“I went against the whole band and just performed it on my own and it got good reviews, so I’m so happy.”

After finishing runner-up on the hit talent show, Asciutto began visiting record labels and felt intimidated and out-of-place at big offices. That led to her signing to a Detroit-based label, Original 1265 Recordings a year-and-a-half ago.

“After the American Idol tour ended, me and my mom were invited to a couple major labels and independent labels off of Warner in NY and LA. They just didn’t compare to the way that I connected with my managers when I met them in Detroit,” she said.

“A lot of the major labels are a bit more intimidating than the approach my managers took. And for somebody like me, just fresh off of Idol, freshly 18, it was a big deal. It was very nerve wracking, I felt very nervous in those big buildings with all the men in business suits.”

“I just felt like songwriting and artist development weren't necessarily a big priority for them, and that’s a huge priority for me because I want to have a sustainable career. I don’t want to be just a one hit wonder,” she said.

While she’s thankful for her ‘TV-time,’ the self-taught musician notes it was important to re-group after the show.

“American Idol was an awesome thing,” she said, “but that was a stage in my musical career and this is the stage I’m in now. I do want to make this clear: American Idol is a reality TV show ultimately. It’s a singing competition, but it doesn’t breed songwriters, there’s no artist development.”

Jena Irene Asciutto“There’s definitely a difference between artist development in the performance aspect and songwriting process and in the last year, I’ve definitely honed in on the songwriting process.”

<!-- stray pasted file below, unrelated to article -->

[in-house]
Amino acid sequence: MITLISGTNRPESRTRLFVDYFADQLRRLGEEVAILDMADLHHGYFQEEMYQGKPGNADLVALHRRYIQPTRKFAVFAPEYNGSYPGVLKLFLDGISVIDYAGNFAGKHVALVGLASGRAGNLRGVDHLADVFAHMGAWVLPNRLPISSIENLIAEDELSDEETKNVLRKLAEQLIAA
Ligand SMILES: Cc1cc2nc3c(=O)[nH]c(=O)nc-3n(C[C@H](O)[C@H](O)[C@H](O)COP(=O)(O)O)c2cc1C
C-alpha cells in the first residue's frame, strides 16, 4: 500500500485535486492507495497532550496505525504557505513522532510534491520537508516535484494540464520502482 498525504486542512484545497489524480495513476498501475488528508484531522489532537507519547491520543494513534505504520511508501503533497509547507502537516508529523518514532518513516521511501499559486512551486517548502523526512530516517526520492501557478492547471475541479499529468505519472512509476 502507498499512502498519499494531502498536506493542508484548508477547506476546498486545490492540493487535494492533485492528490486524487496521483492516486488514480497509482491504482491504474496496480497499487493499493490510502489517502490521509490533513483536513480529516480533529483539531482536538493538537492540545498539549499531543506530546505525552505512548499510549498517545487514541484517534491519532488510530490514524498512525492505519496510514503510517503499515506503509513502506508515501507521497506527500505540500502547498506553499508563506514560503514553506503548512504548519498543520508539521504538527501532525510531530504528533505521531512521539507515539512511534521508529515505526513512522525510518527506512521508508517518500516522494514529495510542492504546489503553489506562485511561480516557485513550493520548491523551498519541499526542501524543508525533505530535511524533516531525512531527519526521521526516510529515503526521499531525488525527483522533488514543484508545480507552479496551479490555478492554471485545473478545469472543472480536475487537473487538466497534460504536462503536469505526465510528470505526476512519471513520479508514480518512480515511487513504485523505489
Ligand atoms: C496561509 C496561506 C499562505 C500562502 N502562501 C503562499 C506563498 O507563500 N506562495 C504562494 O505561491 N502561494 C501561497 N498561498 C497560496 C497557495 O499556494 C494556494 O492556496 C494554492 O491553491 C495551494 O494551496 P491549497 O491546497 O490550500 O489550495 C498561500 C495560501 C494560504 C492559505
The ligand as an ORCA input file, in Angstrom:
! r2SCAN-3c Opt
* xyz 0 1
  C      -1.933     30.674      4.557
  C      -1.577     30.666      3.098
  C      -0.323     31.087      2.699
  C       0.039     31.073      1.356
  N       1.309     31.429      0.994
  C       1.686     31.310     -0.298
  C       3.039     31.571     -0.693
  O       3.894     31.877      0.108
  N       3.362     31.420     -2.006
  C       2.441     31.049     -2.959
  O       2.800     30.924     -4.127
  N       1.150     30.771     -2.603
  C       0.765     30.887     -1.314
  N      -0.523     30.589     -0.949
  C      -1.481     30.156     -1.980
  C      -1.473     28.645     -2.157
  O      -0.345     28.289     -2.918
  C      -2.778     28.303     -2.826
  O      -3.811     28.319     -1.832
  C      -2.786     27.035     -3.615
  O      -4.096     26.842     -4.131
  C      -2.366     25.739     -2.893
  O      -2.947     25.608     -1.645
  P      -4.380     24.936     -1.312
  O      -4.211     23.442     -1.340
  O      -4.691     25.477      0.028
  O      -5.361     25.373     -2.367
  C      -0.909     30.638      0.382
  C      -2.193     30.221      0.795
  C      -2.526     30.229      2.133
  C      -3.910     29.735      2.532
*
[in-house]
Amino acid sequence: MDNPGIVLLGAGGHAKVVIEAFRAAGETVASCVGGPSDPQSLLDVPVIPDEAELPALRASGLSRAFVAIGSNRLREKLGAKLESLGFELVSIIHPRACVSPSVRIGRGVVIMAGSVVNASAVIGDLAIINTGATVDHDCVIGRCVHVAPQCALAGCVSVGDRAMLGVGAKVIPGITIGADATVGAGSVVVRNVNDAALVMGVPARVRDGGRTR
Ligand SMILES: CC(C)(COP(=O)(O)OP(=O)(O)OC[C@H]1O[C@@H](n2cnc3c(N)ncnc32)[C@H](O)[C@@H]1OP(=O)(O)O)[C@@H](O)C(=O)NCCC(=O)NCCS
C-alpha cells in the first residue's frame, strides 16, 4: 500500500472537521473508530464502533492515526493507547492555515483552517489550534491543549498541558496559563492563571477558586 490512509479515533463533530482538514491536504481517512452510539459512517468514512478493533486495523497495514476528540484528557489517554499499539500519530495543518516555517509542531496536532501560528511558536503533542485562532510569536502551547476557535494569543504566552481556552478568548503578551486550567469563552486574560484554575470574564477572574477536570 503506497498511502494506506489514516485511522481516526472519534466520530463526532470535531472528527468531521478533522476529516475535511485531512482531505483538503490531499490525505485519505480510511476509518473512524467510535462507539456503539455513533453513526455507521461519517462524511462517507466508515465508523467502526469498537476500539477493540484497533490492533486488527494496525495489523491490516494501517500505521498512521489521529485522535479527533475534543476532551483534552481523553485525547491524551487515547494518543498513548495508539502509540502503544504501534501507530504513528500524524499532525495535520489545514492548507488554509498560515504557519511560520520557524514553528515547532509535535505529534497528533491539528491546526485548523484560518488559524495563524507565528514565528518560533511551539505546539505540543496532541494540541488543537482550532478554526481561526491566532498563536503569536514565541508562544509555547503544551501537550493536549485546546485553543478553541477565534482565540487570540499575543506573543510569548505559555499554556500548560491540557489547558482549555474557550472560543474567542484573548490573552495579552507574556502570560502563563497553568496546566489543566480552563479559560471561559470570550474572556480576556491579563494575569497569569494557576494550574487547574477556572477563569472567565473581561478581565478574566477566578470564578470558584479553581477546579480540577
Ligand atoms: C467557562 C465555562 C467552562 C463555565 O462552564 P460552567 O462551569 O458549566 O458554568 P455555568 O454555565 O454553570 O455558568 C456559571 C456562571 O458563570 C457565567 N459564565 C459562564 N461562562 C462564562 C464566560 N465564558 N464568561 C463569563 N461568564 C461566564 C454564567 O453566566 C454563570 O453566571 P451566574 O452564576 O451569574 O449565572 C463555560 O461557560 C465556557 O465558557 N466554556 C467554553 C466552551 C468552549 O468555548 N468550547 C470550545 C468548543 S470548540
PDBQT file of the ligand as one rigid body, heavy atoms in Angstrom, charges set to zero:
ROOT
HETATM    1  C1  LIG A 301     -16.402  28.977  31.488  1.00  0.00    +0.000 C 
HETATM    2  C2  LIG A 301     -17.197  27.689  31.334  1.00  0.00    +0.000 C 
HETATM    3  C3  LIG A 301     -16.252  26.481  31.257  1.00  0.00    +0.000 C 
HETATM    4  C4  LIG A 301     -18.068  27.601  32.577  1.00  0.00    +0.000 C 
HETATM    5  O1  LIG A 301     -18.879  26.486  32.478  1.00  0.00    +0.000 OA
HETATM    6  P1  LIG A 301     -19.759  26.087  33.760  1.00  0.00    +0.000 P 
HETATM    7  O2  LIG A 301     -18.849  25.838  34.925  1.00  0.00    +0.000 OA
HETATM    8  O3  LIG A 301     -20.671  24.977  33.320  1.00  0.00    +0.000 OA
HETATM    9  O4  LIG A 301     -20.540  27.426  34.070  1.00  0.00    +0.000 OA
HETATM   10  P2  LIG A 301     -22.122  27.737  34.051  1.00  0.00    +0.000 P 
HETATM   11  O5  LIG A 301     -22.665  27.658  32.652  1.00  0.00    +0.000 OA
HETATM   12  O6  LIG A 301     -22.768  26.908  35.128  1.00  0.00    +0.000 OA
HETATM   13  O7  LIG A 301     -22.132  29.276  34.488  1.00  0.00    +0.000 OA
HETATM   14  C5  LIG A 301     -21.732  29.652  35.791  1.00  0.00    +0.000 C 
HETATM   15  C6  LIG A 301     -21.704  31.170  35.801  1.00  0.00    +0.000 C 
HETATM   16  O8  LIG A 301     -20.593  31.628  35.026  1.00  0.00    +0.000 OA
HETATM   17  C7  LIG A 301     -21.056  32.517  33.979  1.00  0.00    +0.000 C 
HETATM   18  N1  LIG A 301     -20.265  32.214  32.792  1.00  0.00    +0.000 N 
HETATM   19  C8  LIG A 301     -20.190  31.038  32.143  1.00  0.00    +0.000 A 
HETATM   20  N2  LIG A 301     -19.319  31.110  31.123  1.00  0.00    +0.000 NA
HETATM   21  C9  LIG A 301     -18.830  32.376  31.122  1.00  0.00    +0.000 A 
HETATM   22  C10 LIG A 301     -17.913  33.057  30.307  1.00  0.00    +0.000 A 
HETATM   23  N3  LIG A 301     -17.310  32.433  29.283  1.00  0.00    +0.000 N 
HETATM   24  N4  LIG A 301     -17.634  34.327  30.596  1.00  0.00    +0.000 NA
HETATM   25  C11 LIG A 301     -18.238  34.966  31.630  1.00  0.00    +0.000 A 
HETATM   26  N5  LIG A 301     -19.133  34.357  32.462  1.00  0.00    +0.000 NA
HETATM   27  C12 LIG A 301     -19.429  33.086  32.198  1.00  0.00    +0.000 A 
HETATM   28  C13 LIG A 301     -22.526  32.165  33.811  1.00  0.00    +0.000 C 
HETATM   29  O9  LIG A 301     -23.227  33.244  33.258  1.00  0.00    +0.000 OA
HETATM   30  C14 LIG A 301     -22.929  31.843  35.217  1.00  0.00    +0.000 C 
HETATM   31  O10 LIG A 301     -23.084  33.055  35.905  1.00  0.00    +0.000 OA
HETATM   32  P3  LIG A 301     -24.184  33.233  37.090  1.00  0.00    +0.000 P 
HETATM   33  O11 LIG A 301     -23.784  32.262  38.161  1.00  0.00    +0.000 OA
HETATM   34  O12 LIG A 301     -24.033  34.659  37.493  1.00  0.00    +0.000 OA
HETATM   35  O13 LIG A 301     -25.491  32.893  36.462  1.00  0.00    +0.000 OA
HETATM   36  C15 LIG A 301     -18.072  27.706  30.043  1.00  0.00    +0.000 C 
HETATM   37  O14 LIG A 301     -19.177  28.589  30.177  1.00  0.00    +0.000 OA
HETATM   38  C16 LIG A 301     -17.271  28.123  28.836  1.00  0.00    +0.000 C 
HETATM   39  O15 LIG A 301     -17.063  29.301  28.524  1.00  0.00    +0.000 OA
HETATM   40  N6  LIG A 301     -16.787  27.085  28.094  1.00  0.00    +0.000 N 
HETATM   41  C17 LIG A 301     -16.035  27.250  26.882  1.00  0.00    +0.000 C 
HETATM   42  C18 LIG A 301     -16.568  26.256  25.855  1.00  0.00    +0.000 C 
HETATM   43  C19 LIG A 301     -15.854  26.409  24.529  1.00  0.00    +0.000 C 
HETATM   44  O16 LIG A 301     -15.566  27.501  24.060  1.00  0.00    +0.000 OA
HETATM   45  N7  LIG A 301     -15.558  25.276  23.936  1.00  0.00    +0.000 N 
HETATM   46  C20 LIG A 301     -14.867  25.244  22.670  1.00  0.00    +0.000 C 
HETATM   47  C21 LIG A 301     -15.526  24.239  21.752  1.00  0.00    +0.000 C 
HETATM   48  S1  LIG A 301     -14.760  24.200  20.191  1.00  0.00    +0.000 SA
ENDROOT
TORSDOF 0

Continuing to mold her artistry, Asciutto is studying online classes at the Detroit Institute of Music Education (DIME) to get a degree in creative songwriting.

Her latest EP, Innocence, released April 22, is part of the Cold Fame album to be released next year. The name of the EP focuses on the general storyline of the album, delving into deep topics and emotional tales. Cold Fame is about all of the factors- good, the bad and the ugly that come with fame.

Stories that she was initially hesitant to tell.

“I kind of had to do a little bit of; I don’t want to say unlearning, but just veering away from some of the points that I learned on American Idol. Just because I felt like I had to filter out some of my personality because it was a family-oriented show,” she said.

“Now I’m literally only responsible for myself, and I get to put out any message and any kind of music that I want to put out. It took me a while to figure out what that sounded like and what the message was, but any message that I put out is going to be extremely honest and I don’t think there’s going to be any other way.”

People are continuing to take note, Asciutto was included on Billboard’s Heatseekers Chart, for up and coming artists. Another career highlight was playing her first official LA show at The Hotel Café.

“I feel like that’s just a highlight in itself, because there are so many artists that have played there before they’ve actually blown up and gone main stream.”

The next goal for this go-getter female rocker is to get on a national tour, along with a second EP and a new music video release.

In the mean time, you can catch Jena rocking out to fellow front woman Jax Anderson of fellow Michigan music group, Flint Eastwood or performing at one of her own gigs.


Listen to LCC Radio Online! Watch LCC-TV